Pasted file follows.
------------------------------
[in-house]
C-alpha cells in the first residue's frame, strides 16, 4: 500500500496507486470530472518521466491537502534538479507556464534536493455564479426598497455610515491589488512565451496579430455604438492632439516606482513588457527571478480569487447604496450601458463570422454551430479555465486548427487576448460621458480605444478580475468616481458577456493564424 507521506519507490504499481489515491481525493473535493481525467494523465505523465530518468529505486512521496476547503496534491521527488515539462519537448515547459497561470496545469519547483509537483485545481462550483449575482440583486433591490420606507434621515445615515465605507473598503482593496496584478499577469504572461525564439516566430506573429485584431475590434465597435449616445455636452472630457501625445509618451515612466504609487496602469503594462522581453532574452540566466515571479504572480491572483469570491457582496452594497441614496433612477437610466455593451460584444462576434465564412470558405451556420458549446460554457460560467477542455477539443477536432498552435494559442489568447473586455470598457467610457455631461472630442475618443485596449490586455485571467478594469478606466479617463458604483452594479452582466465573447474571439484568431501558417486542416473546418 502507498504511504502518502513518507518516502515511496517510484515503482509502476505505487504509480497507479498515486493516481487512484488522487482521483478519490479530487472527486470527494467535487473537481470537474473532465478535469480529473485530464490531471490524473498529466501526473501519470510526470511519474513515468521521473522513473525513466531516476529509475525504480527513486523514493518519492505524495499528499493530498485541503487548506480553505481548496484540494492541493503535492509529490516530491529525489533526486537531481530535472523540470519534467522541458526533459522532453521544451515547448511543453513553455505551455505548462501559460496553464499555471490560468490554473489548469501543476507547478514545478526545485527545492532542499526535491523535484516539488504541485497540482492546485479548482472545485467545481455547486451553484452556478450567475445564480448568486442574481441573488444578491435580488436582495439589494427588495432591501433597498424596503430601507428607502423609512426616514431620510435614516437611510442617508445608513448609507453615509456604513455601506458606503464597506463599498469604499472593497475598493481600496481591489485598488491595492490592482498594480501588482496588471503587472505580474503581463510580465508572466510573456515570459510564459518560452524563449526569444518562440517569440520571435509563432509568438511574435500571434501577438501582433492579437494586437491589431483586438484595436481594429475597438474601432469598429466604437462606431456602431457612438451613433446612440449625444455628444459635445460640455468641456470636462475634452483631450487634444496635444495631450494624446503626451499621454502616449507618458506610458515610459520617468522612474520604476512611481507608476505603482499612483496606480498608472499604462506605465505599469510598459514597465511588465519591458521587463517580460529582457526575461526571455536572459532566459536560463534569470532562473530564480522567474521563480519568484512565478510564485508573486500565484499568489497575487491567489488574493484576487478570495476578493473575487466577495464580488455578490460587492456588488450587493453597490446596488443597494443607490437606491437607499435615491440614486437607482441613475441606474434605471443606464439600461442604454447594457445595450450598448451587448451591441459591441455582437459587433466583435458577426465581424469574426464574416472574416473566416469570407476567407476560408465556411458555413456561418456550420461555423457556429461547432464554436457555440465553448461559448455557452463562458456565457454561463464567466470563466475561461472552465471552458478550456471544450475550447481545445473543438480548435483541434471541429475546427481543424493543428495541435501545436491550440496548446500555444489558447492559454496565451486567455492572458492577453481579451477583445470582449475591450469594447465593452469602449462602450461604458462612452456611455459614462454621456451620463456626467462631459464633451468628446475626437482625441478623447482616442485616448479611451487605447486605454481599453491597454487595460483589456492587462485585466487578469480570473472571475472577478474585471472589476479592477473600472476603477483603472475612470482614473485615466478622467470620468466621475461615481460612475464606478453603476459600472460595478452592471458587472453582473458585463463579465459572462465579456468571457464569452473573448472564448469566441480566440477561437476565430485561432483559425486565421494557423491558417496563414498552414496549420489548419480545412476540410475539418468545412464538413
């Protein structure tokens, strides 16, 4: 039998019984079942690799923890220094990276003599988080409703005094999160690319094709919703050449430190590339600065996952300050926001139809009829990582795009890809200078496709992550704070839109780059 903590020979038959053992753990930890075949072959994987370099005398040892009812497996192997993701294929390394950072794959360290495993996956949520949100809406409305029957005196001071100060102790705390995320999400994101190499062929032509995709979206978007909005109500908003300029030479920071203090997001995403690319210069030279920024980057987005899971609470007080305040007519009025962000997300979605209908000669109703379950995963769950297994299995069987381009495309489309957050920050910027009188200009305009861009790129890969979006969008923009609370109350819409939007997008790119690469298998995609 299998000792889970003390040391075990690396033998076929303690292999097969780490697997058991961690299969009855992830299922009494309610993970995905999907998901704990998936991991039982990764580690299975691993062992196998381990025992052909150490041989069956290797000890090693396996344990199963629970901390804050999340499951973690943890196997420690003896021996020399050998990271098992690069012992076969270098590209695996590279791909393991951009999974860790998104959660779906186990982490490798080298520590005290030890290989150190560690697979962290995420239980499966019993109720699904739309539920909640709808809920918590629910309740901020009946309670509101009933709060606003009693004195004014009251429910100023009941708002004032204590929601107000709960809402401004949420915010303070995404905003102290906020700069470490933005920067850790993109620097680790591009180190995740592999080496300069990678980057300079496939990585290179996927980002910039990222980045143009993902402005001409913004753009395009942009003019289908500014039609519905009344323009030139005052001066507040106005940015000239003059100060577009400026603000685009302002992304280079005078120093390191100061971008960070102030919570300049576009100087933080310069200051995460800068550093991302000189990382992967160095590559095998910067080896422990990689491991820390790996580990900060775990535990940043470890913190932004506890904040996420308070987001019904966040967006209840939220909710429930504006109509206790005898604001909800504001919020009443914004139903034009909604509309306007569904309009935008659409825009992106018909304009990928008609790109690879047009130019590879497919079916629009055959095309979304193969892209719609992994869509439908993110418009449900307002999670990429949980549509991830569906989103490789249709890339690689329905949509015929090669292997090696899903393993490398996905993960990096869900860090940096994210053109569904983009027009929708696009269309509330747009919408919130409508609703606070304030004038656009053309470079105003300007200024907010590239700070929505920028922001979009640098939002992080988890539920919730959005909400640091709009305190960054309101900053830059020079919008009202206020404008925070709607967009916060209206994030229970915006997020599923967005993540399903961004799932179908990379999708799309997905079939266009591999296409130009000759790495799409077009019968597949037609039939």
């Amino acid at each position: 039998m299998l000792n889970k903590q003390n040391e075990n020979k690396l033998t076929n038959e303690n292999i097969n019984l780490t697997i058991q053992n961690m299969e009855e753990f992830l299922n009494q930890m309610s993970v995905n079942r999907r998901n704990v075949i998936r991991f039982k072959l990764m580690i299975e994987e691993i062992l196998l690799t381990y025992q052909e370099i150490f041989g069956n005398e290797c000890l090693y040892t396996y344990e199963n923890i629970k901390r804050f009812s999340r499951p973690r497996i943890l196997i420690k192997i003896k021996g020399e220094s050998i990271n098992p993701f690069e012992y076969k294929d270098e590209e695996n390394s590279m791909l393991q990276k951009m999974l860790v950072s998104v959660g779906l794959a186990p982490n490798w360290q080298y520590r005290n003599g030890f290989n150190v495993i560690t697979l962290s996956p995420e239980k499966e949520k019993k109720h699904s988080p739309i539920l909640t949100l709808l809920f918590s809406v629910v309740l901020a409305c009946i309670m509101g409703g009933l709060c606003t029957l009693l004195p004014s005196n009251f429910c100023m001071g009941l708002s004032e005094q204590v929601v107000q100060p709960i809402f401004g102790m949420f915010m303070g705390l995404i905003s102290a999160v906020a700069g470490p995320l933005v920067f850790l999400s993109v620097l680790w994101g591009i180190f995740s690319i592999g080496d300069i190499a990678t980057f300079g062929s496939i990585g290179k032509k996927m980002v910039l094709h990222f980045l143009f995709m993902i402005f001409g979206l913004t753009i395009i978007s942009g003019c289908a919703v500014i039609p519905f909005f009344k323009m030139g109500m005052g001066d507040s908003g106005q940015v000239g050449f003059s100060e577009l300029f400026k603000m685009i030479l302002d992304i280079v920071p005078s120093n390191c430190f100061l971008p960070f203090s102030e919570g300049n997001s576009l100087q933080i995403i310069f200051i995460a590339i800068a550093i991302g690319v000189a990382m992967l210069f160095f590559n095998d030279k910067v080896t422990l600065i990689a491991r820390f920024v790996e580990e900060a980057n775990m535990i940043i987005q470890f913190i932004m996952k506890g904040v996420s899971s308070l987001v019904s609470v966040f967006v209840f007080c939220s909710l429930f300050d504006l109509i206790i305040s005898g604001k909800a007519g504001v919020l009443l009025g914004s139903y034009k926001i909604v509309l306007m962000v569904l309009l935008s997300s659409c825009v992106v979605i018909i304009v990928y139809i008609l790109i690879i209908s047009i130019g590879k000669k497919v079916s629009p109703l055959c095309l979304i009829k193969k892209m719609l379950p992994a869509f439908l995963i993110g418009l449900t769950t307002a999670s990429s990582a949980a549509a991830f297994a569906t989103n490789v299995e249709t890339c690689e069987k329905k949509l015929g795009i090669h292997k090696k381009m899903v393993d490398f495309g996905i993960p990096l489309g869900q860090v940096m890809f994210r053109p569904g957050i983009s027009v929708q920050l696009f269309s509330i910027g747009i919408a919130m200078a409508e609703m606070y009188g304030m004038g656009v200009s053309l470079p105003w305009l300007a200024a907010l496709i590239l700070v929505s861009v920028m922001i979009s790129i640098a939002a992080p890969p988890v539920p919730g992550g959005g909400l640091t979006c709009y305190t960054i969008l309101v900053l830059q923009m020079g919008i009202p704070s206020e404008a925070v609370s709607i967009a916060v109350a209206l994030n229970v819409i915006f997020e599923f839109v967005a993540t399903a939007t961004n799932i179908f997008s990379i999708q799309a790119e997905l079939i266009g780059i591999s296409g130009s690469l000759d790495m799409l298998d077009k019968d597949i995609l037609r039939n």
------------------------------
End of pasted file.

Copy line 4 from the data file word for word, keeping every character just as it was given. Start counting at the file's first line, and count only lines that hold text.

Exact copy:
């Amino acid at each position: 039998m299998l000792n889970k903590q003390n040391e075990n020979k690396l033998t076929n038959e303690n292999i097969n019984l780490t697997i058991q053992n961690m299969e009855e753990f992830l299922n009494q930890m309610s993970v995905n079942r999907r998901n704990v075949i998936r991991f039982k072959l990764m580690i299975e994987e691993i062992l196998l690799t381990y025992q052909e370099i150490f041989g069956n005398e290797c000890l090693y040892t396996y344990e199963n923890i629970k901390r804050f009812s999340r499951p973690r497996i943890l196997i420690k192997i003896k021996g020399e220094s050998i990271n098992p993701f690069e012992y076969k294929d270098e590209e695996n390394s590279m791909l393991q990276k951009m999974l860790v950072s998104v959660g779906l794959a186990p982490n490798w360290q080298y520590r005290n003599g030890f290989n150190v495993i560690t697979l962290s996956p995420e239980k499966e949520k019993k109720h699904s988080p739309i539920l909640t949100l709808l809920f918590s809406v629910v309740l901020a409305c009946i309670m509101g409703g009933l709060c606003t029957l009693l004195p004014s005196n009251f429910c100023m001071g009941l708002s004032e005094q204590v929601v107000q100060p709960i809402f401004g102790m949420f915010m303070g705390l995404i905003s102290a999160v906020a700069g470490p995320l933005v920067f850790l999400s993109v620097l680790w994101g591009i180190f995740s690319i592999g080496d300069i190499a990678t980057f300079g062929s496939i990585g290179k032509k996927m980002v910039l094709h990222f980045l143009f995709m993902i402005f001409g979206l913004t753009i395009i978007s942009g003019c289908a919703v500014i039609p519905f909005f009344k323009m030139g109500m005052g001066d507040s908003g106005q940015v000239g050449f003059s100060e577009l300029f400026k603000m685009i030479l302002d992304i280079v920071p005078s120093n390191c430190f100061l971008p960070f203090s102030e919570g300049n997001s576009l100087q933080i995403i310069f200051i995460a590339i800068a550093i991302g690319v000189a990382m992967l210069f160095f590559n095998d030279k910067v080896t422990l600065i990689a491991r820390f920024v790996e580990e900060a980057n775990m535990i940043i987005q470890f913190i932004m996952k506890g904040v996420s899971s308070l987001v019904s609470v966040f967006v209840f007080c939220s909710l429930f300050d504006l109509i206790i305040s005898g604001k909800a007519g504001v919020l009443l009025g914004s139903y034009k926001i909604v509309l306007m962000v569904l309009l935008s997300s659409c825009v992106v979605i018909i304009v990928y139809i008609l790109i690879i209908s047009i130019g590879k000669k497919v079916s629009p109703l055959c095309l979304i009829k193969k892209m719609l379950p992994a869509f439908l995963i993110g418009l449900t769950t307002a999670s990429s990582a949980a549509a991830f297994a569906t989103n490789v299995e249709t890339c690689e069987k329905k949509l015929g795009i090669h292997k090696k381009m899903v393993d490398f495309g996905i993960p990096l489309g869900q860090v940096m890809f994210r053109p569904g957050i983009s027009v929708q920050l696009f269309s509330i910027g747009i919408a919130m200078a409508e609703m606070y009188g304030m004038g656009v200009s053309l470079p105003w305009l300007a200024a907010l496709i590239l700070v929505s861009v920028m922001i979009s790129i640098a939002a992080p890969p988890v539920p919730g992550g959005g909400l640091t979006c709009y305190t960054i969008l309101v900053l830059q923009m020079g919008i009202p704070s206020e404008a925070v609370s709607i967009a916060v109350a209206l994030n229970v819409i915006f997020e599923f839109v967005a993540t399903a939007t961004n799932i179908f997008s990379i999708q799309a790119e997905l079939i266009g780059i591999s296409g130009s690469l000759d790495m799409l298998d077009k019968d597949i995609l037609r039939n």